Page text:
If, for example, in the scene that you read, the man faced something behind the door that he feared or expected or wanted and that would be turned on its head when the door opened, I might say the scene was OK as written. But then the writing should reflect that kind of tension or foreshadowing. I don’t think an opening scene needs overt conflict, or even more action, as long as there was emotional tension and an expectation that something would happen when the door opened. But if you were bored by the selection, then it doesn’t work no matter what happens afterwards.

  3. I have found that, over time, I am less enamored with books that start with a bang (so to speak) of conflict and action and whatnot. I’m willing to let a story take some time to develop, as long as there is some indication that it is developing into something.

    I have read a number of books lately that had so much packed into the opening scene(s)/chapter that it felt overwhelming. Then again I’ve also been reading a lot of older Victorian-era stories, which tend to be a lot slower to start and develop, so I may just be in that mood.

    • Georgette Heyer can be like that and I personally love it. Then again, it depends on the story. there’s some sitting and talking and eating in my first scene, but it escalates fairly quickly.

      IDK, maybe it’s because I’m getting old, but I’m okay with books where the pace is a bit slower (as far as action goes).

  4. LOL–it appears that I’m outnumbered on this one. Which is probably just as well because I’m pretty sure the recipient of my critique declined to take my advice.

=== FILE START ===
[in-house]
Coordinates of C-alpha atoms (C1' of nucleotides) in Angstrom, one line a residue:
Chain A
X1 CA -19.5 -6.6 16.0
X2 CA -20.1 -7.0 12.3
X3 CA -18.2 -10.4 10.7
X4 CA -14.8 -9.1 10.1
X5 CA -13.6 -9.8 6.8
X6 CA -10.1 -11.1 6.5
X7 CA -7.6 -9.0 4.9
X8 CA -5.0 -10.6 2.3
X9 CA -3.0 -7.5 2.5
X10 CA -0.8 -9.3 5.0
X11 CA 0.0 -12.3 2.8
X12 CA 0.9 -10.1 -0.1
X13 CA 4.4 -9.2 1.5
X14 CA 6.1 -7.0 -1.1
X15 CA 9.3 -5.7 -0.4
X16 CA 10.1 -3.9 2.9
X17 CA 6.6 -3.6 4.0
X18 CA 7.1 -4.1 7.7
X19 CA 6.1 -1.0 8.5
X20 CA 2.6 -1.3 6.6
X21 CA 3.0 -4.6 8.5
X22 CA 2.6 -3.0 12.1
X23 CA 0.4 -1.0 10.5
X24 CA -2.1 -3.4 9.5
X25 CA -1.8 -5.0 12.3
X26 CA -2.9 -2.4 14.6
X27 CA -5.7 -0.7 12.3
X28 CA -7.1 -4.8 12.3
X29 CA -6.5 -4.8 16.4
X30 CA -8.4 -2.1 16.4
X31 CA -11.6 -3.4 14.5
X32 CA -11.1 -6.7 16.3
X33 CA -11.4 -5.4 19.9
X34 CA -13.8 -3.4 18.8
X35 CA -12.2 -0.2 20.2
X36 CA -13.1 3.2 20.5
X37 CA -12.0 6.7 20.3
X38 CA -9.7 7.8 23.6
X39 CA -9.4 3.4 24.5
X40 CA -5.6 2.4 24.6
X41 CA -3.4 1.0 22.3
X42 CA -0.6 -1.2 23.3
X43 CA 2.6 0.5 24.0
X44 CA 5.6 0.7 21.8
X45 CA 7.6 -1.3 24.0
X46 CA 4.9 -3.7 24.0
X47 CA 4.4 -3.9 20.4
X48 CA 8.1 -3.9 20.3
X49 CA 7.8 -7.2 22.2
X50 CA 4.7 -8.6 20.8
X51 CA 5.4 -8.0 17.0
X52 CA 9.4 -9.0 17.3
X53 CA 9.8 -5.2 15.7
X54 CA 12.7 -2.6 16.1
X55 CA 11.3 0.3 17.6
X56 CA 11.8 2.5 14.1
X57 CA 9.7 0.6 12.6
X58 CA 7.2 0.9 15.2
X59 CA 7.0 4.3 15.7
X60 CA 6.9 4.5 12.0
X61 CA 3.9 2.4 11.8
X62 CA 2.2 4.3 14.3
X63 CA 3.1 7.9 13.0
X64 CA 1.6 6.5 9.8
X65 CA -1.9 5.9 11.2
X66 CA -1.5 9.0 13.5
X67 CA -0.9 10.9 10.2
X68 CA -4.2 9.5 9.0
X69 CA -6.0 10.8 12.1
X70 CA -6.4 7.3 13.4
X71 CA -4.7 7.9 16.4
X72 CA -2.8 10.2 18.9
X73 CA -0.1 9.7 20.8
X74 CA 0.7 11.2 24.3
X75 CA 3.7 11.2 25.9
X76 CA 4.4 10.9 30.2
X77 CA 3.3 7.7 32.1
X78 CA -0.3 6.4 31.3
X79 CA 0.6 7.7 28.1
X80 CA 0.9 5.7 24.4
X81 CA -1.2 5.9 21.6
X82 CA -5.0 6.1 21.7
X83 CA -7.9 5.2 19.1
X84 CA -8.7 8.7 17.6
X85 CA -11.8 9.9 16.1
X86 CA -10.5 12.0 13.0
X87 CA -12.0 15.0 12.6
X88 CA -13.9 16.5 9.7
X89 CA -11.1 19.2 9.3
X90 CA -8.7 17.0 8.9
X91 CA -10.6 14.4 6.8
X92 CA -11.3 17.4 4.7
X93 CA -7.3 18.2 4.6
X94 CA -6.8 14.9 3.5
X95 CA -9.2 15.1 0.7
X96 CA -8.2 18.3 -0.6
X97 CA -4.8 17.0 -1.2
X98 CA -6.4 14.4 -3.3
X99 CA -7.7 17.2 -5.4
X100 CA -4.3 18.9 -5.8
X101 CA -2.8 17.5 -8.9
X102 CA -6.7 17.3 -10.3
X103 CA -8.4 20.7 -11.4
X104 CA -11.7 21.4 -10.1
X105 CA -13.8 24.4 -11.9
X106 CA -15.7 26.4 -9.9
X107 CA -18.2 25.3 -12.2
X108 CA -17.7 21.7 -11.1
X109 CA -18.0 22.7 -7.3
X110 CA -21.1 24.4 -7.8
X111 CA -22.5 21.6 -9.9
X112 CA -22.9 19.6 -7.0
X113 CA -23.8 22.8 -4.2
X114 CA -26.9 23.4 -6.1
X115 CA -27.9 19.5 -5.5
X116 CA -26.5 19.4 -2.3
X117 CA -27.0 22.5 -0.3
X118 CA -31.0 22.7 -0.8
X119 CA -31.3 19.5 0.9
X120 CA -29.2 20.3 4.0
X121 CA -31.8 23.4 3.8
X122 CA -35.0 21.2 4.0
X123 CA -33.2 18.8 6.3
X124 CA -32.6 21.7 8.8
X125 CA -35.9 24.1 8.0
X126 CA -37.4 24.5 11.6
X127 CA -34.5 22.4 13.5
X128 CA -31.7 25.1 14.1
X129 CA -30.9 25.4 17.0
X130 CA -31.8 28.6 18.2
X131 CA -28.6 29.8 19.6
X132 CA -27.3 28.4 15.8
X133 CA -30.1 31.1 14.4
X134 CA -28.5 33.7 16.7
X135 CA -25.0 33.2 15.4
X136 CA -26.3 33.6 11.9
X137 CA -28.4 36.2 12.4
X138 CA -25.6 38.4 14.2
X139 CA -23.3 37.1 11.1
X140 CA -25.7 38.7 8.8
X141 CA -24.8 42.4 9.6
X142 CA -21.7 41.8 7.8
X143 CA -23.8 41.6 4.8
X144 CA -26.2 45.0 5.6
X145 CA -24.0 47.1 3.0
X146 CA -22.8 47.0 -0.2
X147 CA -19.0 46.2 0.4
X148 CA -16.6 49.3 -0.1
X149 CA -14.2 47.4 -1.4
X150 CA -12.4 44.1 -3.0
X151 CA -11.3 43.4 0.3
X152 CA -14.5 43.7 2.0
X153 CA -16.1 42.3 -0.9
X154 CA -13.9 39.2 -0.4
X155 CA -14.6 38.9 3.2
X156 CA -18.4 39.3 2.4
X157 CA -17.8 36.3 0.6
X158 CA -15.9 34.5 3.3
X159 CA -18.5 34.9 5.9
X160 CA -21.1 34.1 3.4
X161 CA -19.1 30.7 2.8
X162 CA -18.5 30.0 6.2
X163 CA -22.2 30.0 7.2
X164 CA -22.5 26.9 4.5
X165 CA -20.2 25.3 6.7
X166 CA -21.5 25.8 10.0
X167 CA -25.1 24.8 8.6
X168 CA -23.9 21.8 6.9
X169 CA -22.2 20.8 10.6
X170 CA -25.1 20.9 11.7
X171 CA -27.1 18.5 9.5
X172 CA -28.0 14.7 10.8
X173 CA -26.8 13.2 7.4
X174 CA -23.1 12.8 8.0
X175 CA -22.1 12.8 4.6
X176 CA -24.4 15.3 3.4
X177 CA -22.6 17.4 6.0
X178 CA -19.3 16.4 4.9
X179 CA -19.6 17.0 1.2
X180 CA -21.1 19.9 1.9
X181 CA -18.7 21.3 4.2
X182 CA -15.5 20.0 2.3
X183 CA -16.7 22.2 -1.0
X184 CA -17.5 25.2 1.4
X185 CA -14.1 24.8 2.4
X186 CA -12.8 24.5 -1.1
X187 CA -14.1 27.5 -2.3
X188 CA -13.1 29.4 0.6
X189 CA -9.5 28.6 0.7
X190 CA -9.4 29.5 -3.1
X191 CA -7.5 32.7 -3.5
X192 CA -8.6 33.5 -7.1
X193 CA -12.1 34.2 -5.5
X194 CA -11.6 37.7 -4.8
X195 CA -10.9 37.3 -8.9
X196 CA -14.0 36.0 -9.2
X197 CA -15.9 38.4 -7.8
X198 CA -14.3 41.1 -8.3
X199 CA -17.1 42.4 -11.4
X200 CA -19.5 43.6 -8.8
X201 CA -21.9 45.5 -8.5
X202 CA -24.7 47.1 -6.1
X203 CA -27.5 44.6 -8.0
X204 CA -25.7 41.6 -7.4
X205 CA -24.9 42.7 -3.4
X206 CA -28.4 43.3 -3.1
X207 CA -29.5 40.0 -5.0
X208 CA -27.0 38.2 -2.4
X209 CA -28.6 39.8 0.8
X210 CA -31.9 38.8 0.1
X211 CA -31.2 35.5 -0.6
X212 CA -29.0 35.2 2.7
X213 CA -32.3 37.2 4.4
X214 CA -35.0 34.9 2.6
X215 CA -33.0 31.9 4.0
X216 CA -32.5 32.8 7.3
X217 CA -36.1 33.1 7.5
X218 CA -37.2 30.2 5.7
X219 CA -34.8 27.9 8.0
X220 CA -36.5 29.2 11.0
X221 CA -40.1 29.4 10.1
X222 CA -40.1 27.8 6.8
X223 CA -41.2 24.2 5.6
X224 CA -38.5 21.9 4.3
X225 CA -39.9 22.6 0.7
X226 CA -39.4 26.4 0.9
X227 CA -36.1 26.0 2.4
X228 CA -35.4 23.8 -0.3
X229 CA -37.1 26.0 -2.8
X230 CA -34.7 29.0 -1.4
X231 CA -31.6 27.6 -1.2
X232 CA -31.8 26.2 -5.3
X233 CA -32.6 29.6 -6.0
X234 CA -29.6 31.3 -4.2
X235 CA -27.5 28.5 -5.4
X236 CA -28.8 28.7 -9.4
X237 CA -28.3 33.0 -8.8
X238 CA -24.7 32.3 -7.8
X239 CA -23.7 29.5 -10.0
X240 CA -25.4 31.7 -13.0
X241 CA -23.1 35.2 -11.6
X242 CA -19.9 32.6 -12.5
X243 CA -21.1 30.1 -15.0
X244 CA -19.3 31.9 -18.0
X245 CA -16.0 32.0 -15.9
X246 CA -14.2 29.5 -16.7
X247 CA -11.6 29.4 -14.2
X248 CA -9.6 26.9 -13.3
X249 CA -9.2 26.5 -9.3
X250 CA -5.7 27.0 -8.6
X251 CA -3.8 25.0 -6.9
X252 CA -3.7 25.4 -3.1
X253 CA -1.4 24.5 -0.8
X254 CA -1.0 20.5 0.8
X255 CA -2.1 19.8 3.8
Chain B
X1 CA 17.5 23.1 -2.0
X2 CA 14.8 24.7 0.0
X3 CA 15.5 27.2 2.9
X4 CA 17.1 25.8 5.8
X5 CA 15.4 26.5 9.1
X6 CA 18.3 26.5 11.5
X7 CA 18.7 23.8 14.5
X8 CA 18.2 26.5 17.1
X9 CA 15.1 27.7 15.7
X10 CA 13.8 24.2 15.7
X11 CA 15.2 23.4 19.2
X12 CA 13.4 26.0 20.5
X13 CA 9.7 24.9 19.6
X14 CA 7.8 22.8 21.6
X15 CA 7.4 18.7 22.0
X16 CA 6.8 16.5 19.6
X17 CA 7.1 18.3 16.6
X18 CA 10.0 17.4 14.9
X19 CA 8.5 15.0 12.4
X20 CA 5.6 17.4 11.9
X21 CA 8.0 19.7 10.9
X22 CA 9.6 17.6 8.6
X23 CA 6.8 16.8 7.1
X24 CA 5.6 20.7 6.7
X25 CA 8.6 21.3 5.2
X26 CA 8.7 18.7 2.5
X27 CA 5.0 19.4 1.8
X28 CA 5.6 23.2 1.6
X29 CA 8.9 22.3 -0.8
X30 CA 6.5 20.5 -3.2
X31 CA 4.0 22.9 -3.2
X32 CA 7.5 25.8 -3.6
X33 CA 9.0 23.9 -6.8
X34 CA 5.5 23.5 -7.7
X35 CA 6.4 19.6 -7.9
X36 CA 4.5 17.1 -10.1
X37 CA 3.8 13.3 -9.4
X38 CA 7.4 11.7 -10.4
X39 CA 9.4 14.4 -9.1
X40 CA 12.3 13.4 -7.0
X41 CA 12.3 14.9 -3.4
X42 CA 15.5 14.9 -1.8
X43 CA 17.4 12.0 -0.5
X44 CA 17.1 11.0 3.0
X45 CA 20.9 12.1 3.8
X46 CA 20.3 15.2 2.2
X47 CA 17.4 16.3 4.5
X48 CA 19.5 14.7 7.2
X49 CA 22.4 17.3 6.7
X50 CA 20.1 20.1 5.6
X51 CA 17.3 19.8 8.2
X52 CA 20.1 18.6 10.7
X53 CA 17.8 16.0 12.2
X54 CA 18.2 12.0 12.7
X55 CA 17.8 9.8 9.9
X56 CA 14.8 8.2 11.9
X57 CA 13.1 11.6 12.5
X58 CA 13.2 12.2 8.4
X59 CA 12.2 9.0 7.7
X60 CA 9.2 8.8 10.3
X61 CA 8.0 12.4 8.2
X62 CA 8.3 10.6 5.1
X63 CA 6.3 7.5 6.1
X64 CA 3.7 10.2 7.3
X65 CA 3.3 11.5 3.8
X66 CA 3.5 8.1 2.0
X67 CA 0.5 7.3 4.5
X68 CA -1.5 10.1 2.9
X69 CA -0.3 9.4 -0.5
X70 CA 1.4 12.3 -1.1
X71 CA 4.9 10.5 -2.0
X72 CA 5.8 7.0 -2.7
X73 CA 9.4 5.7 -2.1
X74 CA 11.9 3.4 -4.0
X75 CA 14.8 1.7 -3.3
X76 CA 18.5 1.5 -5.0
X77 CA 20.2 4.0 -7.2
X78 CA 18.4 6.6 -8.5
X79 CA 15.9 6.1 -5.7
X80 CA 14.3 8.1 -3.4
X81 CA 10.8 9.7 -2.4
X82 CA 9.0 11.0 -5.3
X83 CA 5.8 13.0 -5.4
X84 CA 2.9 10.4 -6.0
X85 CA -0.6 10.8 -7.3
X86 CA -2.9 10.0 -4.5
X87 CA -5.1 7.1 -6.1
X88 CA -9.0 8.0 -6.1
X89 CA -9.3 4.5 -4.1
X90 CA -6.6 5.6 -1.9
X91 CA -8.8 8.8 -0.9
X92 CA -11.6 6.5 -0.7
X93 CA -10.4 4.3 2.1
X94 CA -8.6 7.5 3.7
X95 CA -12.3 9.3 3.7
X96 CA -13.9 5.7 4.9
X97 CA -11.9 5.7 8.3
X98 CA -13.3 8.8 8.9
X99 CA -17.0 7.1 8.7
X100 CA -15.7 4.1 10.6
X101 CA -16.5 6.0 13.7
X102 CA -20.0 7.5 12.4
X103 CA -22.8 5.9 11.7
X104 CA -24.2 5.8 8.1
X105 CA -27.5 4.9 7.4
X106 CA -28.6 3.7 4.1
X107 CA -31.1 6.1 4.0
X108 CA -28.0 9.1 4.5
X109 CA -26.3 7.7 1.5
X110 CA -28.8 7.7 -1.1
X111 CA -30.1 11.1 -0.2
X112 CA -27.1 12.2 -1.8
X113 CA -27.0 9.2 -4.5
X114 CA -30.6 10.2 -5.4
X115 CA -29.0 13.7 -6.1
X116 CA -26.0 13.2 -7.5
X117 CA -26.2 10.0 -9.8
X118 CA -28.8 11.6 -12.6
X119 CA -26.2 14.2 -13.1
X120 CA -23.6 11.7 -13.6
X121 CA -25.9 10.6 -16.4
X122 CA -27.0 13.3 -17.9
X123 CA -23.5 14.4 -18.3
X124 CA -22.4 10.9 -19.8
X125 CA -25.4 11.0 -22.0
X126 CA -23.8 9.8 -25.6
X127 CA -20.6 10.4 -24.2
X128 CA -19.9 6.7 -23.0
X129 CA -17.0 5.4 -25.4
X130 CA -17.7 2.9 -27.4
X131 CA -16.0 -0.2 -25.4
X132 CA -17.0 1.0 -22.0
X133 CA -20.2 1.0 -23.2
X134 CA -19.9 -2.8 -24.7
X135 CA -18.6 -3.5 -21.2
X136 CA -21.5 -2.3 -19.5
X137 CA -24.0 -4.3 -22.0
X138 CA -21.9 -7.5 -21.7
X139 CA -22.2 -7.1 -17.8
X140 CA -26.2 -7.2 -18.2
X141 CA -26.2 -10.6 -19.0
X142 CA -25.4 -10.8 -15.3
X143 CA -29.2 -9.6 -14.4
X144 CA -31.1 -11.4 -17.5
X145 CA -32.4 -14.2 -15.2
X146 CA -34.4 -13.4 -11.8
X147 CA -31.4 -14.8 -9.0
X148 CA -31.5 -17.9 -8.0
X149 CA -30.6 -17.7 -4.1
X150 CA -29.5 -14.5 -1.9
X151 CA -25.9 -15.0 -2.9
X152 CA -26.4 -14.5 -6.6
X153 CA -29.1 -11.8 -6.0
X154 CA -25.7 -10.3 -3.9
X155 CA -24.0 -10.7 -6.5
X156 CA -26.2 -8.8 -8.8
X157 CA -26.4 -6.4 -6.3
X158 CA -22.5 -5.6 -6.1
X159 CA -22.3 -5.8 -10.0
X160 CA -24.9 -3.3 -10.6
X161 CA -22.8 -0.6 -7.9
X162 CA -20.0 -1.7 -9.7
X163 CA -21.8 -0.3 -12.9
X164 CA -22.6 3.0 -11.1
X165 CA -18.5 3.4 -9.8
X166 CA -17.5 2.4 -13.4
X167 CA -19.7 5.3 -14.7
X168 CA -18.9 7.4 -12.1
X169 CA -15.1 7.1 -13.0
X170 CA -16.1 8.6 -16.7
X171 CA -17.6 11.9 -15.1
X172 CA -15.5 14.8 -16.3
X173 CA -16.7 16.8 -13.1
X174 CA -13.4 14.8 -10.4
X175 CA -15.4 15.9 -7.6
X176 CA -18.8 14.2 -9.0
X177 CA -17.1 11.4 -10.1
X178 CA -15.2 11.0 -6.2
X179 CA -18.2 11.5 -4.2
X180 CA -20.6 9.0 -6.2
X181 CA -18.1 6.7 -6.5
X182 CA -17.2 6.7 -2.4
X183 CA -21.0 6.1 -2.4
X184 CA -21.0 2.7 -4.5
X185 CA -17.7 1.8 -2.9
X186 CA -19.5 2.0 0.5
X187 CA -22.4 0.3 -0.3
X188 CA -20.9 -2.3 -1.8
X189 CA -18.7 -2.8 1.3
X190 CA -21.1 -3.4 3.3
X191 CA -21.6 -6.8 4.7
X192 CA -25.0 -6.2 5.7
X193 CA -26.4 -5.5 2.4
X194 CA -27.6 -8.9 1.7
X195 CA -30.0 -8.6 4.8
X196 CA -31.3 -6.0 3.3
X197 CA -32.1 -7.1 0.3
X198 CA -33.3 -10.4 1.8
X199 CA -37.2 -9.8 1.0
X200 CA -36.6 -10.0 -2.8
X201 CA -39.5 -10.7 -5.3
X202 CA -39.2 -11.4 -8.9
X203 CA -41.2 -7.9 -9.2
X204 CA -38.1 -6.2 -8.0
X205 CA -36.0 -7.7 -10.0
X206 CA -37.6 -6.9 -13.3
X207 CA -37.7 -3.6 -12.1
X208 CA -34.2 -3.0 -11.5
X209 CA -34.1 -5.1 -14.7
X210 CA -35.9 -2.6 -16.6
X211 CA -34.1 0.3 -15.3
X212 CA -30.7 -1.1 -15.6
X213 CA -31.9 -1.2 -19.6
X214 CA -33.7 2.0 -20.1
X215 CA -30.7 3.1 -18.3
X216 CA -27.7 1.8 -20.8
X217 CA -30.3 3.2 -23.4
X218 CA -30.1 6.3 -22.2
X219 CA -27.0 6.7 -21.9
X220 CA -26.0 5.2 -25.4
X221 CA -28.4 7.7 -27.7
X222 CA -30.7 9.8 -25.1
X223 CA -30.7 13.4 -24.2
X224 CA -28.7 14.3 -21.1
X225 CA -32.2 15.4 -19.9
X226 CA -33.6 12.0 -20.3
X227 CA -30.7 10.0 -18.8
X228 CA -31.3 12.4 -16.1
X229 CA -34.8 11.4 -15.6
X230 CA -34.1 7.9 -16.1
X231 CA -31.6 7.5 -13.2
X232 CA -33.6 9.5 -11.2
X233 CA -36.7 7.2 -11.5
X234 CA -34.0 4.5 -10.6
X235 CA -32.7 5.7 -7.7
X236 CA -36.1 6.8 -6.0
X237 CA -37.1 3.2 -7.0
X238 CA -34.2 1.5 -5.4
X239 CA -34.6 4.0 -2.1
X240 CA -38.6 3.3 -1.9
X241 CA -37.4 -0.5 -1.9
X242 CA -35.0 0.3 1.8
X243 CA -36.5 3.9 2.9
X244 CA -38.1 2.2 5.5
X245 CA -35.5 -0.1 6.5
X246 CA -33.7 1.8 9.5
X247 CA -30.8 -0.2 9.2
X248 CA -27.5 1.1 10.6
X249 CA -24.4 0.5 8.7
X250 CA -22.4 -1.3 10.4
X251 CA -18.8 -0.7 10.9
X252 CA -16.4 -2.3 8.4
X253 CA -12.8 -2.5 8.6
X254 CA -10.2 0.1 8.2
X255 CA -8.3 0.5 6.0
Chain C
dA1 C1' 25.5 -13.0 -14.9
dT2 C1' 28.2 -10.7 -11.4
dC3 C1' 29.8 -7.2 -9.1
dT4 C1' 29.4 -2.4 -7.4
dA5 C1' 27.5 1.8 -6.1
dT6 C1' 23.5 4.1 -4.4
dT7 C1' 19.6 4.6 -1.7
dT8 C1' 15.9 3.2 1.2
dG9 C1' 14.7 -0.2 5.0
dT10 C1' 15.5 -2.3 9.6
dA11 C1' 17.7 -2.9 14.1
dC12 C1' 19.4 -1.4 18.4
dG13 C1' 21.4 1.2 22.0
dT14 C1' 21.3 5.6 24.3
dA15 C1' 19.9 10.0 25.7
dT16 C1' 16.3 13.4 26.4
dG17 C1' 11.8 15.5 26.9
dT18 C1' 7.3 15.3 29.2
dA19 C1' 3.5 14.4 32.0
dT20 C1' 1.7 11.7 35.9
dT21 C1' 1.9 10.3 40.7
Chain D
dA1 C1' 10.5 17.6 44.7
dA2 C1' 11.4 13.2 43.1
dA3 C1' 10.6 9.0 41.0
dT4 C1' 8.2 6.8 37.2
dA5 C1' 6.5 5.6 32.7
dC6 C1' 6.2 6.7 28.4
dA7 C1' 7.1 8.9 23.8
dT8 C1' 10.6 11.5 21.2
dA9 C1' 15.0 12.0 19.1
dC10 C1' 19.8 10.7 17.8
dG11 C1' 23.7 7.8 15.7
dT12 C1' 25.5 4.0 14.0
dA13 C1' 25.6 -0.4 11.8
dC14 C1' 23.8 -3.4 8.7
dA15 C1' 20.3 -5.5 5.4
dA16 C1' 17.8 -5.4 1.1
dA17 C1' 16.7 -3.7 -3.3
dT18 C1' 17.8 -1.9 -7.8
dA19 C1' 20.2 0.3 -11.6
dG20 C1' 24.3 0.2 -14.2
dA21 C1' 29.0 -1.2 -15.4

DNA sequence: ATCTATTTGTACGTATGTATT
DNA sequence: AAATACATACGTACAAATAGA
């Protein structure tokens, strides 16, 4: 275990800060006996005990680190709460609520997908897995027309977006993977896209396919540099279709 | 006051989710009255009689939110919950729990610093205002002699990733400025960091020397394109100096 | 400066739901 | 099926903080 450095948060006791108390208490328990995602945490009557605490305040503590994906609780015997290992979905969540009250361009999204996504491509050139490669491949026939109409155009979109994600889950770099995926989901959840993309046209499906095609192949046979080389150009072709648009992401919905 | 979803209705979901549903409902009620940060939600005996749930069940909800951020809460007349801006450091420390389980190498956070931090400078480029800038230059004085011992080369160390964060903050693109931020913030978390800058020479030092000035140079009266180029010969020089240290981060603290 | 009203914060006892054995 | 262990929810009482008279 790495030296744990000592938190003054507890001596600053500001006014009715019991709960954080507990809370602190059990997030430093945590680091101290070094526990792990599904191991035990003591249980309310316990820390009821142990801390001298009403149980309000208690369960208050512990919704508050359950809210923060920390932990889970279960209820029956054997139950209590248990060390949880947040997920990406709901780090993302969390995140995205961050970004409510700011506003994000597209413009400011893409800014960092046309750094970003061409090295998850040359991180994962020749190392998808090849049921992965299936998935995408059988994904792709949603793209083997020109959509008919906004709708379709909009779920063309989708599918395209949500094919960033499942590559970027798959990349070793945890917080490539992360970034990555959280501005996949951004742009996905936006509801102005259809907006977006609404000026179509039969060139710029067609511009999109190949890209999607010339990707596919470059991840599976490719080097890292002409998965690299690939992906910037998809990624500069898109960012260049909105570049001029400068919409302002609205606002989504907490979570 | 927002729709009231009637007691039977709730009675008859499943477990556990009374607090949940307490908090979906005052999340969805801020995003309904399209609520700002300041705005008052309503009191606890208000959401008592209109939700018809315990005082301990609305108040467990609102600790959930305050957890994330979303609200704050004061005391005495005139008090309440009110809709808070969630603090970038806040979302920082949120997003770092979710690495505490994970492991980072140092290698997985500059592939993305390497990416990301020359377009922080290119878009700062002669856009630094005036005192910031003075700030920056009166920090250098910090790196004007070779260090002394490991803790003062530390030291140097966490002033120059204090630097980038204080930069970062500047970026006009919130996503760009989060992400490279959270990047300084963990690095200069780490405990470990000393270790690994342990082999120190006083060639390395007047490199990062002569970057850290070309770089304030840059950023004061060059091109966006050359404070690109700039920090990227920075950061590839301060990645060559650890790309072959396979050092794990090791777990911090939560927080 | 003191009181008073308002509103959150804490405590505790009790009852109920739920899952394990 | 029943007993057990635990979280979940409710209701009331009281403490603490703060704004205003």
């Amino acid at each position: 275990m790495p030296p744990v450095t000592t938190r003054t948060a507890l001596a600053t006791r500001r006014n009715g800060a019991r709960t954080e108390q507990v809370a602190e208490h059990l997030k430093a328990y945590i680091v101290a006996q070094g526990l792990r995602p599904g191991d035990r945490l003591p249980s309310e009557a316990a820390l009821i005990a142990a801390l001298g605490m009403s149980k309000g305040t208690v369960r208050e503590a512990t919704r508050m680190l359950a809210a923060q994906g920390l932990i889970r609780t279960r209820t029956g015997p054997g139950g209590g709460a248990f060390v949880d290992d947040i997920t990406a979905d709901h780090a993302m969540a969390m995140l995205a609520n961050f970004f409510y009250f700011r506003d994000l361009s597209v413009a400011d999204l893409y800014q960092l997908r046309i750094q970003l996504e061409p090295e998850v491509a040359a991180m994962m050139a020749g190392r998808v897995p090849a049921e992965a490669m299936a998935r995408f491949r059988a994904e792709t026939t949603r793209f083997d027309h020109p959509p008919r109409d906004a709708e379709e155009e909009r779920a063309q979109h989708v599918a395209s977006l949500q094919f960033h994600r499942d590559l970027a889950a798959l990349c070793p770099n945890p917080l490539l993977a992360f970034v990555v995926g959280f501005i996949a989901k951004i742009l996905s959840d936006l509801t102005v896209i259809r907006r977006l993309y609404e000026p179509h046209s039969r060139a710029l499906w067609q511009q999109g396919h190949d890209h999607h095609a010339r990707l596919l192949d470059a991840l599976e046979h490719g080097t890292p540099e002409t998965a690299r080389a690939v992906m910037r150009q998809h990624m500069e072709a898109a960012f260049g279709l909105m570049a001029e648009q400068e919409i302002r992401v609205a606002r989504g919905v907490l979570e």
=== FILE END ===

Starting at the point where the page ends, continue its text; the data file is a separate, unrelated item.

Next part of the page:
Thinking I may revisit this topic next week and cite my favorite story beginnings and look at them for how much activity there is.

    Speaking of which, I started a new book yesterday, Lovely Digits by Jeanine Englert, which starts with a toe rolling across a floor and the heroine, who prepares bodies for burial for a living, chasing it down.

    I was instantly in love.

  5. I am with the majority on this one. What I like in the first scene is wholly dependent upon other factors like genre, voice, style, etc. The one thing that turns me off, but that I will tolerate in some cases, like Where the Crawdads Sing, (geez, waffle much, Nancy?) is too much detail. And just like detail, action has to serve a story purpose beyond “Hey, isn’t all this action exciting?”

    A few days ago, I was rewatching one of my favorite TV series opening scenes, season 1 episode 1 of HBO’s Deadwood. There is a lot of action in that scene. Men with guns. A loaded coach rolling up from the alleyway. A convict with a rope around his neck, put there by the sheriff. A few things I won’t mention as they would ruin the scene for anyone who hasn’t yet seen it. And here’s the interesting thing I JUST INTERNALIZED upon what must have been at least the fifth time I’ve watched that scene: it is not the inciting incident. That comes in the next scene when a stranger–actually, many strangers–come to town. But that first scene tells you so much about one of the lead characters of the series, it seems necessary.

    Stories on screen tend to get a bit more leeway to have establishing shots, though, so unrelated-to-the-main-story action that gives great characterization might make readers throw books against walls. But as with everything in story, YMMV :-).